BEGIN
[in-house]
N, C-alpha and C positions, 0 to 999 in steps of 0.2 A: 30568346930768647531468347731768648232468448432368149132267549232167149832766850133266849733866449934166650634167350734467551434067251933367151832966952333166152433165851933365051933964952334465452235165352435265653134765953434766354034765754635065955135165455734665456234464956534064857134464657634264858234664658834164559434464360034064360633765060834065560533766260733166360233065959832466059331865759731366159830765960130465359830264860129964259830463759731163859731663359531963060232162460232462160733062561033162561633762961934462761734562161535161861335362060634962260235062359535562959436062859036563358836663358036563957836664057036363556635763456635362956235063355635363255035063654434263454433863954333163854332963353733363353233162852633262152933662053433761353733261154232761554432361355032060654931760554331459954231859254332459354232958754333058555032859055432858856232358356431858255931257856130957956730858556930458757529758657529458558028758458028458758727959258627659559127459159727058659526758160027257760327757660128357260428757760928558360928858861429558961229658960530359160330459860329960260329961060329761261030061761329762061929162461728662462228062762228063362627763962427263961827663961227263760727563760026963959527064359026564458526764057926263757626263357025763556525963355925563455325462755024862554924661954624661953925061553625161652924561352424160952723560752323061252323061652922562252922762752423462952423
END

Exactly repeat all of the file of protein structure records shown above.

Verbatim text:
[in-house]
N, C-alpha and C positions, 0 to 999 in steps of 0.2 A: 30568346930768647531468347731768648232468448432368149132267549232167149832766850133266849733866449934166650634167350734467551434067251933367151832966952333166152433165851933365051933964952334465452235165352435265653134765953434766354034765754635065955135165455734665456234464956534064857134464657634264858234664658834164559434464360034064360633765060834065560533766260733166360233065959832466059331865759731366159830765960130465359830264860129964259830463759731163859731663359531963060232162460232462160733062561033162561633762961934462761734562161535161861335362060634962260235062359535562959436062859036563358836663358036563957836664057036363556635763456635362956235063355635363255035063654434263454433863954333163854332963353733363353233162852633262152933662053433761353733261154232761554432361355032060654931760554331459954231859254332459354232958754333058555032859055432858856232358356431858255931257856130957956730858556930458757529758657529458558028758458028458758727959258627659559127459159727058659526758160027257760327757660128357260428757760928558360928858861429558961229658960530359160330459860329960260329961060329761261030061761329762061929162461728662462228062762228063362627763962427263961827663961227263760727563760026963959527064359026564458526764057926263757626263357025763556525963355925563455325462755024862554924661954624661953925061553625161652924561352424160952723560752323061252323061652922562252922762752423462952423